Sue Cox Senior Lecturer in the School of Education and Lifelong Learning at UEA where she is involved in teaching and research. She is course director of the MA (Advanced Educational Practice) and teaches on the Primary PGCE course. Both her teaching and research are informed by her background in philosophy of education. She is interested in working with teachers on understanding practice in order to improve it and enhance the educational opportunities of children.Email : email@example.com
Lucio Esposito. Lucio's research interests include poverty, wellbeing, inequality and relative deprivation, social/distributive justice, social choice, Sen's capability approach, cross-country studies, measurement and data collection methodologies; Latin America and the Caribbean, Mozambique. Email: firstname.lastname@example.org
Spyros Themelis. Dr Spyros Themelis is a Senior Lecturer in Education. His main research activities focus on social stratification/social mobility and education, youth movement and Higher Education and the education of Gypsy/Roma/Travellers.
Leticia Yulita Dr Yulita is a Lecturer in Spanish at the School of Language and Communication Studies, where she is involved in teaching Spanish language and intercultural skills to undergraduates. Her research interests lie in the field of language pedagogy and intercultural learning and her doctoral research considered the deconstruction of stereotypes for the development of intercultural competence in language education. Leticia has recently completed a British Council funded project for the integration of intercultural education into the language curriculum in the university sector in Uzbekistan, which was officially implemented nationwide in September 2013.
Anna Magyar A member of the Centre for Applied Research and Education (CARE) and currently a part time tutor and PhD supervisor in the School of Education and Lifelong Learning. Although she has been involved in several areas of educational and sociolinguistic research, in recent years her focus has been in the area of academic writing in higher education, particularly in the context of the increasing internationalisation of higher education. She draws on an academic literacies approach and is particularly interested in addressing inequalities in academia, including between north and south. She facilitates an academic writing for publication programme sponsored by the British Association for International and Comparative Education (BAICE).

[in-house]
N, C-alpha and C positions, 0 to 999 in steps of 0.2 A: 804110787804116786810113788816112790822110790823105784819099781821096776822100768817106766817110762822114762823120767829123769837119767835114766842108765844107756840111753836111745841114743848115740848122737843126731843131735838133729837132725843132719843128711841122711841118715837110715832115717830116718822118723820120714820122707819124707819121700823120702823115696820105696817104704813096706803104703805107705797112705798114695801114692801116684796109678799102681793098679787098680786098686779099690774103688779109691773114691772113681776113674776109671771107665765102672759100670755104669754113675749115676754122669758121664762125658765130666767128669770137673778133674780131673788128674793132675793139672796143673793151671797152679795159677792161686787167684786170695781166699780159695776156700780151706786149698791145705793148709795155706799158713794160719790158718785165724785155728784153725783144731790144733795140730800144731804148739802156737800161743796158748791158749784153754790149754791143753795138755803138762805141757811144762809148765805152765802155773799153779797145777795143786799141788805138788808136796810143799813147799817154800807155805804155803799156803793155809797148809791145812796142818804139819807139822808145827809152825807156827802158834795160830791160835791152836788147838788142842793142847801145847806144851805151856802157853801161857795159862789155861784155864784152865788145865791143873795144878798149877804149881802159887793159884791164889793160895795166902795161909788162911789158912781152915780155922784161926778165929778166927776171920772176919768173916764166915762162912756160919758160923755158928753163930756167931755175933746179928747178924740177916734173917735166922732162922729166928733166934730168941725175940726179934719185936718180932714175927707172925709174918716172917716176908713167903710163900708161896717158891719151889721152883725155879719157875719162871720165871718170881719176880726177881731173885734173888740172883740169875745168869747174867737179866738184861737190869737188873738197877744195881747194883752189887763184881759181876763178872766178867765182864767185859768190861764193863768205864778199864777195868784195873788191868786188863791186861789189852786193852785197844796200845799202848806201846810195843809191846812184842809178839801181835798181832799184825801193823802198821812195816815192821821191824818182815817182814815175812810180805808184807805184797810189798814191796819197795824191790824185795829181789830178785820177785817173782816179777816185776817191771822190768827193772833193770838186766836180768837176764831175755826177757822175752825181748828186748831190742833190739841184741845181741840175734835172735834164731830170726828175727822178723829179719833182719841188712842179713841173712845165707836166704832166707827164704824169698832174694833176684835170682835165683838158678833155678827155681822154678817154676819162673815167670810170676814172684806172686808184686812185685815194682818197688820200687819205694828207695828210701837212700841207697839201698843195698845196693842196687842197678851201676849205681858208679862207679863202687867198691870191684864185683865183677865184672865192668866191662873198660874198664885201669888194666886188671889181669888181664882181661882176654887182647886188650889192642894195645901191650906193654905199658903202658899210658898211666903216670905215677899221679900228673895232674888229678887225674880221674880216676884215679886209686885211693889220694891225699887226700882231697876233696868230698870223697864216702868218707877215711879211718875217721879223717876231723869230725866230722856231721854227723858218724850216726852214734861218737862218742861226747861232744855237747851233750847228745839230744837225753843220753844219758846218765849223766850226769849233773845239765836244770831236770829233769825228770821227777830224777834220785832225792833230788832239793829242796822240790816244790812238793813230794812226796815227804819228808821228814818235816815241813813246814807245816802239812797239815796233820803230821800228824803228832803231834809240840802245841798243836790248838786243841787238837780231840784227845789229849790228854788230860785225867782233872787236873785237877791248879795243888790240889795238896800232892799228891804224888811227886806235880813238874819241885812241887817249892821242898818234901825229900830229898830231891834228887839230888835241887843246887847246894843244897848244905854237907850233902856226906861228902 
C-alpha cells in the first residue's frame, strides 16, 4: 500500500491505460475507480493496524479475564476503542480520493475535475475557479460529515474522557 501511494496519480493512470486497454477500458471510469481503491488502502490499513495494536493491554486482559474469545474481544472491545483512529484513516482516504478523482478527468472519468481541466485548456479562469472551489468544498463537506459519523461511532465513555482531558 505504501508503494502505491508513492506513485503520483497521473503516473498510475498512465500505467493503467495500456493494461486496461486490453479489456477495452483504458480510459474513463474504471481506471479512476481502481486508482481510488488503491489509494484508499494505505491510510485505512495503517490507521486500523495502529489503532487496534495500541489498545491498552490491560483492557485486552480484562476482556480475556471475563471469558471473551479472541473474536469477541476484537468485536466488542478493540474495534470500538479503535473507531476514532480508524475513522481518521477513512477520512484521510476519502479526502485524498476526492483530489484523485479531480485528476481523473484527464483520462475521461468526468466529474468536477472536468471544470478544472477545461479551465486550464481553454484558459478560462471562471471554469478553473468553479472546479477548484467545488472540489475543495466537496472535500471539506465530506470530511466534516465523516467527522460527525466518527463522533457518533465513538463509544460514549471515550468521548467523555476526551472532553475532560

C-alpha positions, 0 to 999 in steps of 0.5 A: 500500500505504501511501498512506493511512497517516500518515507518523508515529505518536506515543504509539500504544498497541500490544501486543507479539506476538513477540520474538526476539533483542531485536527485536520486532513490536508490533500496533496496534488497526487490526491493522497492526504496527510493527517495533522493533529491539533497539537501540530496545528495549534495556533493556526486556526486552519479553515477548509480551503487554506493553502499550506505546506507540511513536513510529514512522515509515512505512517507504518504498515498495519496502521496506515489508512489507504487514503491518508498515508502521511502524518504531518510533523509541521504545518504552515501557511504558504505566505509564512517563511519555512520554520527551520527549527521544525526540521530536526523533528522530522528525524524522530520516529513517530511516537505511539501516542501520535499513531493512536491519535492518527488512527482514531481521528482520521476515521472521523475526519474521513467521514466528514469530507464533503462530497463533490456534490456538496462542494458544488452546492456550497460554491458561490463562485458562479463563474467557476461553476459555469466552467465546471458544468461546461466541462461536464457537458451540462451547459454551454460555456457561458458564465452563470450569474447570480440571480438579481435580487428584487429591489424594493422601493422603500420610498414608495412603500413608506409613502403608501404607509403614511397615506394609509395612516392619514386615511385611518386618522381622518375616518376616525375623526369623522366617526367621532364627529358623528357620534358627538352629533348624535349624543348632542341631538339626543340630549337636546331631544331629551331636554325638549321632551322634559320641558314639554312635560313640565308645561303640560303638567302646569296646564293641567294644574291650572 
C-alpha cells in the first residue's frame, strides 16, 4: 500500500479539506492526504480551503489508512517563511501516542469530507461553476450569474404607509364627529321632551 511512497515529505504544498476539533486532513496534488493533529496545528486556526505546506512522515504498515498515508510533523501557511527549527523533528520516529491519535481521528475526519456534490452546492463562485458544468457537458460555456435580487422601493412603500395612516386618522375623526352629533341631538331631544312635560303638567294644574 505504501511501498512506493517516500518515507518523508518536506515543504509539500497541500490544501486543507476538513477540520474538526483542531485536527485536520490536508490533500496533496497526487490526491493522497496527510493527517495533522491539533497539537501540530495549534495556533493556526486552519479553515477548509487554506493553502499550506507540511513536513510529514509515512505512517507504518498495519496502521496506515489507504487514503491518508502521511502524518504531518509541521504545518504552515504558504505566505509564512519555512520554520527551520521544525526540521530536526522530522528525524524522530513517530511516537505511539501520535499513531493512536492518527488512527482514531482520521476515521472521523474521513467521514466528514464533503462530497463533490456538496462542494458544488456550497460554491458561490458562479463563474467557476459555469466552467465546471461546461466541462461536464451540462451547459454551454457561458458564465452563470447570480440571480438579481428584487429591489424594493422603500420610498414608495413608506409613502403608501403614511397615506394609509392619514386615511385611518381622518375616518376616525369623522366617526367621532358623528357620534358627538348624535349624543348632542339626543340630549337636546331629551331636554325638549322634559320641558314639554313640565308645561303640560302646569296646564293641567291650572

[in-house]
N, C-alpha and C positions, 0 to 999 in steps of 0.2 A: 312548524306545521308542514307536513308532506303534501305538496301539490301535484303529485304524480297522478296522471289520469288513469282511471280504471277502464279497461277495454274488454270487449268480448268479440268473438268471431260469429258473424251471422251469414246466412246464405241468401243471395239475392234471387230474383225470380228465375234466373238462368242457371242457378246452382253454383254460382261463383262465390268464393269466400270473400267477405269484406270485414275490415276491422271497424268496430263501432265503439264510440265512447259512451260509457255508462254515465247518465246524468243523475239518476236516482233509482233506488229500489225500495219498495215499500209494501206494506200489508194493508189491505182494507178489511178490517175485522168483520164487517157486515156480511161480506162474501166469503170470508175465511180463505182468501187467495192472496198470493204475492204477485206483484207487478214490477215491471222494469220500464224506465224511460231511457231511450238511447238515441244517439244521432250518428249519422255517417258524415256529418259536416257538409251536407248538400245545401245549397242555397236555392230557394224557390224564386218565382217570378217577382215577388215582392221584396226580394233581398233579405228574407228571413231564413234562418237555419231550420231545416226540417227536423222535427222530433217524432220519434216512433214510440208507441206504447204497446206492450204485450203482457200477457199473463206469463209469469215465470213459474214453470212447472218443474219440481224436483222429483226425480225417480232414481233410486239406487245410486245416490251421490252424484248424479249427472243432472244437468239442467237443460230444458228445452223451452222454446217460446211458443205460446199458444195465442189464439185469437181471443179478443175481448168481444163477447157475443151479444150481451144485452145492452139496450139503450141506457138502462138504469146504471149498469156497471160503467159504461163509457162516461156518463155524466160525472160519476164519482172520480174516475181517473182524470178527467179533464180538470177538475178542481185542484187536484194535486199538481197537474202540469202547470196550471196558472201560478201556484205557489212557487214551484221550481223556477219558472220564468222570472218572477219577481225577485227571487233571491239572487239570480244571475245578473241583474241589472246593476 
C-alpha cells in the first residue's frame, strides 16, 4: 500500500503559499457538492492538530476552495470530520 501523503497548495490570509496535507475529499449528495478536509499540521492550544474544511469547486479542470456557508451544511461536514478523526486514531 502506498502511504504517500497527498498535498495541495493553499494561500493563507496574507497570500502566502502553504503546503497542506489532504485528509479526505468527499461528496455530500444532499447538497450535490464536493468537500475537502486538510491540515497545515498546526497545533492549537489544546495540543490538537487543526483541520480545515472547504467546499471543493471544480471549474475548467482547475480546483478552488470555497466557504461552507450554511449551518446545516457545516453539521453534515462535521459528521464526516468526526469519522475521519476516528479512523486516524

Nalini Boodhoo Dr Nalini Boodhoo is a Senior Lecturer and Head of School in Education with responsibility for Modern Foreign Languages within the Secondary PGCE programme. Nalini has overall responsibility for the academic management of the assessment process for the secondary PGCE. Before joining UEA she taught in secondary schools in Manchester, Sussex and Kent and has been a Head of Department, New Teacher Induction Coordinator and a School Governor. She is particularly interested in language teaching methodology and the changing role of MFL teachers in the context of the whole school curriculum. She also has research interests within the area of education in developing countries, especially school effectiveness and school improvement initiatives in secondary schools. Email: email@example.com
Claire Meade (National Institute for Adult and Continuing Education)
Brian Street (Honorary Professor, School of Education and LLL UEA)